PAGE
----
The report also calls for the positive presumption of service connection for the purposes of receiving necessary medical treatment and determining disability compensation and vocational rehabilitation eligibility.

We can't have a situation in this country where we have veterans that have served 10, 20, or 30 years, who went over to the Persian Gulf in excellent health and who have come home and who are sick, like some in this room today, and have the military establishment, in effect, walk away from them. And not only not provide the kind of adequate medical treatment and coverage, but to leave them in a situation that when they're out of the service, and if they don't have a service-connected disability adequate to support themselves, they can't possibly go out and get private health insurance. The insurance companies don't want them, or if they do, they charge a premium that those veterans can't afford to pay.

We're not going to have this in America. The Executive Branch had better wake up, from the Secretary of Defense up and down the line. It's time we give a positive presumption of service connection for the purposes of receiving necessary medical treatment and determining disability compensation and vocational rehabilitation eligibility. It's the minimum we can do.

Finally, it calls for Government-financed health care for the spouses and children determined to have contacted a service-connected illness from a Gulf War veteran.

If the Department of Defense intended to conceal these exposures during the Gulf War to avoid the physical and mental disruption their use would have had on our tactical planning and deployment at the time, then there might be some way of understanding, at least in a battle situation, why that might be their thinking. But now that the war is over, hoping to avoid responsibility for the casualties of this conflict is an entirely different matter.

Over the last 8 months, our office has been contacted by over 1,000 Gulf War veterans directly. In addition to veterans from the United States, we've also been contacted by sick veterans of the Canadian, British, and Australian armed services who served in the Persian Gulf and who also suffer from this disabling syndrome.

This is not a mental problem with the veterans. It may be a mental problem over at the Defense Department. It is not a mental problem with the veterans.


The veterans of the Gulf War have asked us for nothing more than the assistance that they have earned. I think any refusal to come to their full assistance and to that of their family members who also have these problems now, would cause any thinking person to just question the integrity of the operation that's calling the signals with respect to getting to the bottom of this issue.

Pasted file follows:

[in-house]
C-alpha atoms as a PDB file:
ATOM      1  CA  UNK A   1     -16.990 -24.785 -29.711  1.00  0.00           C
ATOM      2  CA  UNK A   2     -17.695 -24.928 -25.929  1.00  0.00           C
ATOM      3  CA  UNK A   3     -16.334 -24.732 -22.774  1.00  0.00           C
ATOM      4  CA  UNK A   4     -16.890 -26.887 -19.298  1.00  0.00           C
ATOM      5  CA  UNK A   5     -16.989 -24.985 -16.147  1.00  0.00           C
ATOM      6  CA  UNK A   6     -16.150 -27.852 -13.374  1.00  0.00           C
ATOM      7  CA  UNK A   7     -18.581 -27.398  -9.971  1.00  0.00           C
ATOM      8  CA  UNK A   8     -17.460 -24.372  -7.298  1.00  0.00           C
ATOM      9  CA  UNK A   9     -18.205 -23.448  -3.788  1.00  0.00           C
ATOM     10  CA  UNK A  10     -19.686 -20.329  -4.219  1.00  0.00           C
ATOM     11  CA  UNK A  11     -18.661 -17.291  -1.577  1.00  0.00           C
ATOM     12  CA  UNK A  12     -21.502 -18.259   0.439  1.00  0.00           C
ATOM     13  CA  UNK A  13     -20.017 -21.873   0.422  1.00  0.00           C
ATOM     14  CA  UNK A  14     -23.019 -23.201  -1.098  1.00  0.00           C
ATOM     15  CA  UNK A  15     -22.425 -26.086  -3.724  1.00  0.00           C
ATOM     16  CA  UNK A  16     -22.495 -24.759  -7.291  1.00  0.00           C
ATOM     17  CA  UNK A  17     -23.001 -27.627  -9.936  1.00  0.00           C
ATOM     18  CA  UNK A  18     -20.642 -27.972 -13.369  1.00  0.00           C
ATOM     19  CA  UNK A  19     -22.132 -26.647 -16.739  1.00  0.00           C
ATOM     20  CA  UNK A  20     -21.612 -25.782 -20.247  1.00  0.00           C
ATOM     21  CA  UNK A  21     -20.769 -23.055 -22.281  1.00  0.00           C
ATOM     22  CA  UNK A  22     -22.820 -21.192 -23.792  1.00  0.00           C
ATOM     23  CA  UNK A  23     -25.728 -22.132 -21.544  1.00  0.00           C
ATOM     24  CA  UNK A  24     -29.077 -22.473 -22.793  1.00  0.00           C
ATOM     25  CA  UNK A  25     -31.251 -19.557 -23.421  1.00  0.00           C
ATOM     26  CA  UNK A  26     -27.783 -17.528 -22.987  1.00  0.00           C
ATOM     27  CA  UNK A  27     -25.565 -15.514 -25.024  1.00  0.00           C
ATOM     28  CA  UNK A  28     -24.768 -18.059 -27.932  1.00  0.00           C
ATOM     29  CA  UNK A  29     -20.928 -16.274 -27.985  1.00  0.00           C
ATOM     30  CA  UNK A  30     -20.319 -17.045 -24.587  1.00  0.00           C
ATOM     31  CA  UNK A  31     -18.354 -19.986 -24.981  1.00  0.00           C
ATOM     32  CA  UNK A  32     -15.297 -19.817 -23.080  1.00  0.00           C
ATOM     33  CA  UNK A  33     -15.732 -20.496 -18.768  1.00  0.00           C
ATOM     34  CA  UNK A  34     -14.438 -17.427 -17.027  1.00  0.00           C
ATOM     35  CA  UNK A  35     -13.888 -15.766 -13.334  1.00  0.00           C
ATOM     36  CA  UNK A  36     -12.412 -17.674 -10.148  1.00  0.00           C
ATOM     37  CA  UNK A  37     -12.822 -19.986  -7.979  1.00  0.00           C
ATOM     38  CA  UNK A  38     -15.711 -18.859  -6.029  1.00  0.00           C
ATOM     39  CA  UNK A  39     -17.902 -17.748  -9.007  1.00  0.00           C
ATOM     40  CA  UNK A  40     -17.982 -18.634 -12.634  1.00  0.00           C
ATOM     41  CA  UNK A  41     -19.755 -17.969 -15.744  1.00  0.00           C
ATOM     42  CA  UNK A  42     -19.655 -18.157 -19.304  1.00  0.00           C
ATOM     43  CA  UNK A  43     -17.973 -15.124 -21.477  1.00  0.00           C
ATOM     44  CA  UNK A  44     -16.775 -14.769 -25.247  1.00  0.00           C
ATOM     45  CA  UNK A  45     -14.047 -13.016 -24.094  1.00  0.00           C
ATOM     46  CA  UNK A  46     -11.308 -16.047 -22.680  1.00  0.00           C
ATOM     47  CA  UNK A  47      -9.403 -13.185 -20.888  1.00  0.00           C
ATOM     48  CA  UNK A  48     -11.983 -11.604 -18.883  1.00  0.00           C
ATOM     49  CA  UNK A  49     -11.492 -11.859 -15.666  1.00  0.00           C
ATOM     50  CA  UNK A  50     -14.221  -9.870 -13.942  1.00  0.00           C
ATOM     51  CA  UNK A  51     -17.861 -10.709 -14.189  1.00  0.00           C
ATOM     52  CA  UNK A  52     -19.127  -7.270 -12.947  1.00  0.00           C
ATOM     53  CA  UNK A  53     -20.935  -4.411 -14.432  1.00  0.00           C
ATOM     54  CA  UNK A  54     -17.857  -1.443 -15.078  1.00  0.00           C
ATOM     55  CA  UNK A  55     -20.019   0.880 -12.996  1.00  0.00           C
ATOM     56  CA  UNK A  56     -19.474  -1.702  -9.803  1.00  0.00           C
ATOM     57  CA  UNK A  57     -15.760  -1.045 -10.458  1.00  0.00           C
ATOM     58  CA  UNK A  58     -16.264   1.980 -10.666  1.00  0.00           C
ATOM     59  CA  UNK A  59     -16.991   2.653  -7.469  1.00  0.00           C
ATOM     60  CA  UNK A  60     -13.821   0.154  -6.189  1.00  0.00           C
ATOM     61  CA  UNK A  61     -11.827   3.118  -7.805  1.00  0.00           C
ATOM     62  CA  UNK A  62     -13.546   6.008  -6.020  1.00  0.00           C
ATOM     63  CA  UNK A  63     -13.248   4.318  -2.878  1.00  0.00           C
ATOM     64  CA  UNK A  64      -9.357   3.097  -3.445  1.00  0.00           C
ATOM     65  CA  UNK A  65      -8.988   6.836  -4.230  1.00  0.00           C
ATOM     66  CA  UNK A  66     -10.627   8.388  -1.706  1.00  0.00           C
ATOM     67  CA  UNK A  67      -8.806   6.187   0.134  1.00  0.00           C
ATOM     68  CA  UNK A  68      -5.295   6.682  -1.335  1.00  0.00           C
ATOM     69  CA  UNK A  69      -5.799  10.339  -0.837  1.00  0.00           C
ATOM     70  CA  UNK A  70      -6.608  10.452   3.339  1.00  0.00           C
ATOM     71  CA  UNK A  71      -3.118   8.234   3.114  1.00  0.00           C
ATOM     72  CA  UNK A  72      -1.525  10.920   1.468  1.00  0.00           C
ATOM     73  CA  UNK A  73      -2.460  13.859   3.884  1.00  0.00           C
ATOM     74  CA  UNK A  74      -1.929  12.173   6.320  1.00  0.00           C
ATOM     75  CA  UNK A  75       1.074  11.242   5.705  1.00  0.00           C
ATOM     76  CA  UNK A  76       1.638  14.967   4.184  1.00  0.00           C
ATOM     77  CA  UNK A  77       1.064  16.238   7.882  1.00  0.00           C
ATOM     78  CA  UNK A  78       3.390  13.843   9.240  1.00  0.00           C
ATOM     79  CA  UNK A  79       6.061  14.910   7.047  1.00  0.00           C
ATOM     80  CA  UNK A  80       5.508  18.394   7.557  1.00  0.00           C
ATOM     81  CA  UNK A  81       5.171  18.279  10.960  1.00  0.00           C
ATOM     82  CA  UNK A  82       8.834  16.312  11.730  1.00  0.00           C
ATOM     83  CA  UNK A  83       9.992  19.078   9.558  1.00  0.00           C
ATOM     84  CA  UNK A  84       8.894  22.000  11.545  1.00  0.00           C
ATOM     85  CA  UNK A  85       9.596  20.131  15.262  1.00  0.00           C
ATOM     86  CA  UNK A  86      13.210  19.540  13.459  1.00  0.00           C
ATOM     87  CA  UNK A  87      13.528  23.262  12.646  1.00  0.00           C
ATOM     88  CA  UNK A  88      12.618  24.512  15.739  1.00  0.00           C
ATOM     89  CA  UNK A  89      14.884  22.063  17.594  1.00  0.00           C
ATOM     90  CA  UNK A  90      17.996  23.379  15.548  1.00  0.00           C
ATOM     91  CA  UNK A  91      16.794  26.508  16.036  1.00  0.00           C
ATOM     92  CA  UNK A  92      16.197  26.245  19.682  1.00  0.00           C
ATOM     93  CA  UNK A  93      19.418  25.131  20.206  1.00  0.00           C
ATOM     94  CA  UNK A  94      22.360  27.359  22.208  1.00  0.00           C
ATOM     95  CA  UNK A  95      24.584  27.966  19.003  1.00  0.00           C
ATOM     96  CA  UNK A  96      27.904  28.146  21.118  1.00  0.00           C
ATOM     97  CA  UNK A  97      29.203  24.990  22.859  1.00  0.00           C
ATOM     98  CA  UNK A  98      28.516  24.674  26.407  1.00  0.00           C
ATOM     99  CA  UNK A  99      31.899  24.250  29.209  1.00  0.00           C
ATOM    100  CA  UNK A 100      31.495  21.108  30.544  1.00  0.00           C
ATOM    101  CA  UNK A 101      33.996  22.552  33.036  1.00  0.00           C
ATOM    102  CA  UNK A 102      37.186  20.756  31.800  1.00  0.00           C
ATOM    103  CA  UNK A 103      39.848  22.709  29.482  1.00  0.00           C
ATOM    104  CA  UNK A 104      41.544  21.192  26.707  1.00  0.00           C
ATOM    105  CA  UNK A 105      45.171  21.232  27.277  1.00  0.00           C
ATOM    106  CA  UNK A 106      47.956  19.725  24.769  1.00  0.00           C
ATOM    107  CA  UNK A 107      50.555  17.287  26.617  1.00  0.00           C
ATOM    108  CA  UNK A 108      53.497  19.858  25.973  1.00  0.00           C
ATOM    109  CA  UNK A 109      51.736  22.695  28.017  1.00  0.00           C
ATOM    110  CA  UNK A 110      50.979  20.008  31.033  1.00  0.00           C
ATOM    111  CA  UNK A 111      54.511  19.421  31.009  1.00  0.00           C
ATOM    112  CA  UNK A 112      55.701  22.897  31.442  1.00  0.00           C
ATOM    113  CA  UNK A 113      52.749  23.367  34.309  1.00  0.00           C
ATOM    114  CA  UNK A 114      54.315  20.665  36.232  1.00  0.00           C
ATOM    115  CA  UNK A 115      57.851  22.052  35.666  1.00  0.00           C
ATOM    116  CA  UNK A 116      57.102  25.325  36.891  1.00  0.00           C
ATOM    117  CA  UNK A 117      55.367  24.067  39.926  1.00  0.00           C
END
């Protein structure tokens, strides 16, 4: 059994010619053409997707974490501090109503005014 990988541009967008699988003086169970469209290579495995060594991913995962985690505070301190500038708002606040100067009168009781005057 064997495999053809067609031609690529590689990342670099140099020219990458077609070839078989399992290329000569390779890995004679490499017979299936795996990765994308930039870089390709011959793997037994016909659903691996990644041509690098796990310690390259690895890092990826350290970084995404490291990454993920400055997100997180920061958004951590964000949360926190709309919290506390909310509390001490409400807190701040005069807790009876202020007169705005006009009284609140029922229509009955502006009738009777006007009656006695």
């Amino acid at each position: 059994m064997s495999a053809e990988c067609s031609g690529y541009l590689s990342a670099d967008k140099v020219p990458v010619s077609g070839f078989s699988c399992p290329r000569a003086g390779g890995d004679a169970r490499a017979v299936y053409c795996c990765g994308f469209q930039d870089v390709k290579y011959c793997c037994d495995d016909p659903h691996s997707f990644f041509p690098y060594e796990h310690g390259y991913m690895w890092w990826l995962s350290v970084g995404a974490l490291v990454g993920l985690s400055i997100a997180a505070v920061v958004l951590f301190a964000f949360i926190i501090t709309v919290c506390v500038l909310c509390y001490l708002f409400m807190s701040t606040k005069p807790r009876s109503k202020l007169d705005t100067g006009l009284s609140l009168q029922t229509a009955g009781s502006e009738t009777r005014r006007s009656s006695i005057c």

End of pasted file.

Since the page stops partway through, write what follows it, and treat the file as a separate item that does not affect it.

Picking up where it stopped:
I want to just say one other thing before yielding to Senator D'Amato, and I appreciate very much his leadership and concern on this issue.

I've served here now for 28 years, through seven Presidents. I've seen our Government lie to us before in other war situations. I saw how long it took for our Government to understand we had a problem with Agent Orange. We had sick veterans all across this country trying to cope with the problems, and their family members trying to cope with the problems, but nobody could figure it out in the military establishment. We're not going to have that repeated in this situation.


If I find anybody that comes before our Committee and who, under oath, gives false testimony, incomplete testimony, misleading testimony, or disingenuous testimony designed to create a false picture, were going to pursue that individual with every single piece of authority that we have to see to it that they don't serve in this Government and that whatever the truth is, that the truth come out. We're not going to tolerate that kind of situation.

It has nothing to do with party. I've been in both parties in my service in the Congress and I've served under Presidents of both parties and Secretaries of Defense under both parties. It has nothing to do with that. It has to do with what the truth is, and about honor and integrity, and our military structure, and our responsibility to our veterans and their families.

I care a lot more about what happens to the veterans than I do about our former Secretaries of Defense. In fact, at the end of the day, they're a lot more important because they're the ones that go out and get the job done, especially when the dirty work has to be done.


So I'm tired of all of the circuitous, incomplete, and mental lapses that I'm getting out of the military establishment. I want to say it as bluntly as I can because we're not going to settle for that, and if anybody thinks so they're sadly mistaken.

I urge everybody to read this report today. If we have to have a hearing where we bring the veterans in one by one and have 100, 200, 300, or 400 and do it day after day after day to get the attention of the people at the top of this Government, then I'm prepared to do it.

This is not going to be an issue that gets swept under the rug. We've seen that happen before. It's not going to happen now, not with anything that falls under the jurisdiction of this Committee.

Senator D'Amato.